Brian: Very nice. Yeah, it definitely looks like a great piece, especially for those use cases. For your everyday carry GR1, do you carry it with a kydex sheet in it?
Scott: GR2, and yes, I do.
Brian: Do you see a GR2 now?
Scott: Yeah, just because I’ve got so much stuff I’m going around with.
Brian: Got you. Do you normally carry a shooter insert in there or do you just use that when necessary?
Scott: The mini. I’ll keep a mini in there and just for the convenience, but not a full shooter sheet. When I’m doing a photoshoot, maybe, I’ll pull the full in, but most of the time I just don’t need that much Velcro.
Brian: Absolutely. What’s the most popular item been that you’ve sold on Ruck Customs?
Scott: The GR1 sheet, for sure, the regular standard kydex sheet. It’s what we built the business on. It’s been our bread and butter since day one.
Brian: Awesome. What, if anything, do you have plan next?
Scott: That’s something I’m sitting back and thinking about. One thing I really enjoyed about this venture is that it allows me some creativity, a place to create and to think and to innovate. I found that my style, that comes from a lot of just passive kind of consideration. Just walking around day by day and whatever thoughts pop into my head, and then I’ll sketch it on paper when I get home and I’ll ask myself, “Is this a good idea or a bad one?” Most of the time it’s a bad one and I’ll go on with my life, and then one day an inspiration will just kind of strike. What happened with the shooter sheet, it took a year to refine, but just one day it popped in my head. I don’t have anything under the schedule at the moment for new products, but it doesn’t mean I’m not working on something.
Brian: Right. You’ve always got to be working on something, getting those ideas out. At least trying to figure to stuff out. That’s awesome. It’s motivating to hear. For you, personally, do you have events that you’re signed up for? Anything that you’re excited for about rucking or the community coming up?
Scott: When is that Nasty happening?
Brian: I know, right? I know you listen to the podcast GORUCK. When is that Nasty happening?
Scott: Yeah. Aside from that, I more moved on to some of the more speciality GORUCK events nowadays. There’s a night FAD happening in Houston next month that I’m on the fence for just because I don’t know if my schedule will allow it. I might be traveling that weekend, but if I can make it, that’d be phenomenal.
Now, I’m keeping my eye on some of the weekend expeditions. When finances are right, I definitely want to pull a trigger on one of those. I’m professionally in the fitness industry right now, and so the wear and tear I realized after doing six Toughs, it’s been a little too much for my body and so I’m trying to stay away from those and more towards the community and the skill-oriented events.
Brian: Yeah, it makes total sense. GORUCK is going to be doing some — You could already see it on the website. They’ve got a ton of new FAD events coming out. They’re definitely pushing in that direction, so there will be plenty of opportunity. It’s going to be a pretty exciting year 2018, I think.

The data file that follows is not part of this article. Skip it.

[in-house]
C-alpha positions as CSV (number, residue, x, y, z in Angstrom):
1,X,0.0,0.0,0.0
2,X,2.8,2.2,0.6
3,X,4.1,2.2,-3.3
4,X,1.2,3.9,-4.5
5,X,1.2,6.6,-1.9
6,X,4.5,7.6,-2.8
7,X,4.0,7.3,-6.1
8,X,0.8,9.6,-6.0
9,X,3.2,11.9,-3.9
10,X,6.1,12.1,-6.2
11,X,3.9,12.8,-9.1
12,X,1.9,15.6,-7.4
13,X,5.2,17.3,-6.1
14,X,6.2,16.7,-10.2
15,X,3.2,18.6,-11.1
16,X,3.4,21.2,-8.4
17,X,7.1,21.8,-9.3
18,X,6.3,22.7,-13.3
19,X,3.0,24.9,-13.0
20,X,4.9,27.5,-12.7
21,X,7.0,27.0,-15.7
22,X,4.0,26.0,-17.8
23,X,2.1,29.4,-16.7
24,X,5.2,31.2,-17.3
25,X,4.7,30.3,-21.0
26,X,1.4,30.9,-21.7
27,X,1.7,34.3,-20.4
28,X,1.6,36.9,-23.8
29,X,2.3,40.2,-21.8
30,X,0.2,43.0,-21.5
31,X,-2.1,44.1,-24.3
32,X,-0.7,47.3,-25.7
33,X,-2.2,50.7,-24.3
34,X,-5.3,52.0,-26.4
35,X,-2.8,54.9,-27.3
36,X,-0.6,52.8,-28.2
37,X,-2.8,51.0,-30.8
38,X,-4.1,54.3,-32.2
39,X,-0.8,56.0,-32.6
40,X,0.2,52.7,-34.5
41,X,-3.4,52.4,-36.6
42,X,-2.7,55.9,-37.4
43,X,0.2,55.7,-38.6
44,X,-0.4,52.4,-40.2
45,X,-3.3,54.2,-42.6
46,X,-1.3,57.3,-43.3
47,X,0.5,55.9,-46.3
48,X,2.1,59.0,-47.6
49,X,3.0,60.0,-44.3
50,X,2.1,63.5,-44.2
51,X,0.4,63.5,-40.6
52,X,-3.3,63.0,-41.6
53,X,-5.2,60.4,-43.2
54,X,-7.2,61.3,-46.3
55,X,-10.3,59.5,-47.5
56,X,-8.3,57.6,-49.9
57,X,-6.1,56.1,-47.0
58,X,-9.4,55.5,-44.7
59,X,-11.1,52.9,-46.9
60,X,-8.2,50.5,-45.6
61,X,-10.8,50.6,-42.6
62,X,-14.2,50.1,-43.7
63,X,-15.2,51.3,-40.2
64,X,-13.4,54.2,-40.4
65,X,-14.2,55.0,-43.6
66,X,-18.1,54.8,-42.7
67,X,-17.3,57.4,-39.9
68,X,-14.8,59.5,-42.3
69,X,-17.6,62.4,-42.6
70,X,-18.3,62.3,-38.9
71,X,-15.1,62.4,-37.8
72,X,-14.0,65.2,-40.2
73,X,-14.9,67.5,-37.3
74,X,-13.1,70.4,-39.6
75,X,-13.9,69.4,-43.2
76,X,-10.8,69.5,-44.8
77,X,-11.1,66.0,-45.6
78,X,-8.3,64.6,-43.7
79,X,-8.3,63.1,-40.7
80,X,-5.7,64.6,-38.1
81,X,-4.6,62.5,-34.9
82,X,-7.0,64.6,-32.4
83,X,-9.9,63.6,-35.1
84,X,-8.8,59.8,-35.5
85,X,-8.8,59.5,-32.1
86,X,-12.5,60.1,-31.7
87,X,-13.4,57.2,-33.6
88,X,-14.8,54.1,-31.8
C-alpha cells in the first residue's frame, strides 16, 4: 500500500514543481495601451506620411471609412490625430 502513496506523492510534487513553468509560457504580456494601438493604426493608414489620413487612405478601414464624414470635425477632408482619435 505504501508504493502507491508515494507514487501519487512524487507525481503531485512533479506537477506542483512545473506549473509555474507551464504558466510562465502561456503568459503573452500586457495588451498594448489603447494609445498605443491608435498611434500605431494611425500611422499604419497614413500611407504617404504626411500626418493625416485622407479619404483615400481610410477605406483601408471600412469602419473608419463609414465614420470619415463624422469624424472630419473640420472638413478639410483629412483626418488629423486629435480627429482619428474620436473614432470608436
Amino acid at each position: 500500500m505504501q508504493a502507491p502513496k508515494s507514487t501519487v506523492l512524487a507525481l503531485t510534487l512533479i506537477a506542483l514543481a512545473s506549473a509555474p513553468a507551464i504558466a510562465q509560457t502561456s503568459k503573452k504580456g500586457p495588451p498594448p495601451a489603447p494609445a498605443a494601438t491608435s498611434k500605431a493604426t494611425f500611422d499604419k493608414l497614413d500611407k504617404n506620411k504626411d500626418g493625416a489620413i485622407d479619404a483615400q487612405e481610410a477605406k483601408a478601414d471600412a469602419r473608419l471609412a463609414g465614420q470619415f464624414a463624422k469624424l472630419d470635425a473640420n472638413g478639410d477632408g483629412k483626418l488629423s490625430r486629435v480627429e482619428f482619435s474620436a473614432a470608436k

Scott: Yeah. I’m excited to see what kind of new experiences they put out there. That’s what’s all, going out and having fun.
Brian: If people want to learn more about Ruck Customs, buy Kydex sheets or one of the awesome shooter inserts, where should they go?
Scott: The easiest place is ruckcustoms.com, all one word. I do have a Facebook page, but I’m terrible about updating that. If there’s something particularly important, I’ll put it on there. Most of the times, that page kind of sits. The website is the place to go.
Brian: There you have. Ruckcustoms.com. You do have a brand new website too, am I right?
Scott: Yeah. I’ve actually gone through several phases, but this is a new one and I’m a lot happier with it. The last one was just basically pieced together. It looks like Microsoft Paint, but this is a big blow website now.
Brian: Yeah, the new one looks really slick. Congratulations on putting that together, because it looks amazing.
Scott: Thank you.
Brian: Everyone can see your products on ruckcustoms.com. Like I said, great website, easy to view everything. If people have questions or any comments, how should they get in contact with you?
Scott: There’s definitely a form on that website, but I’m also pretty active on Facebook, so reach out. Just shoot me a message off on my Facebook posts or you can message me through the Ruck Customs Facebook page. I’m much more likely to reply really quickly to those things.
Brian: There you have it. Ruck Custom’s Facebook page. Hit him up on Messenger there, or you can always go to Ruck Mall, search for Scott or shooter insert of kydex and he pops up for all of them, then shoot him a message right from there.
Awesome, Scott. Thank you so much for taking the time out of your day and talking to me about your first event, Ruck Customs and everything you’ve got going on. I’ve always been curious about Ruck Customs since you guys first came on the scene, and I bought a kydex sheet a couple of years ago, bought the shooter insert earlier this year and I just loved it, everything I’ve gotten from you guys. Top quality and I don’t regret a thing. It’s been great to talk to you and learn where all these came from.
Scott: Yeah, it’s been a pleasure. It’s always great to hear that feedback. This is a small business, and so we thrive off of community input.
Brian: Awesome. Thank you so much again, man. Take care.
Scott: Of course. You too.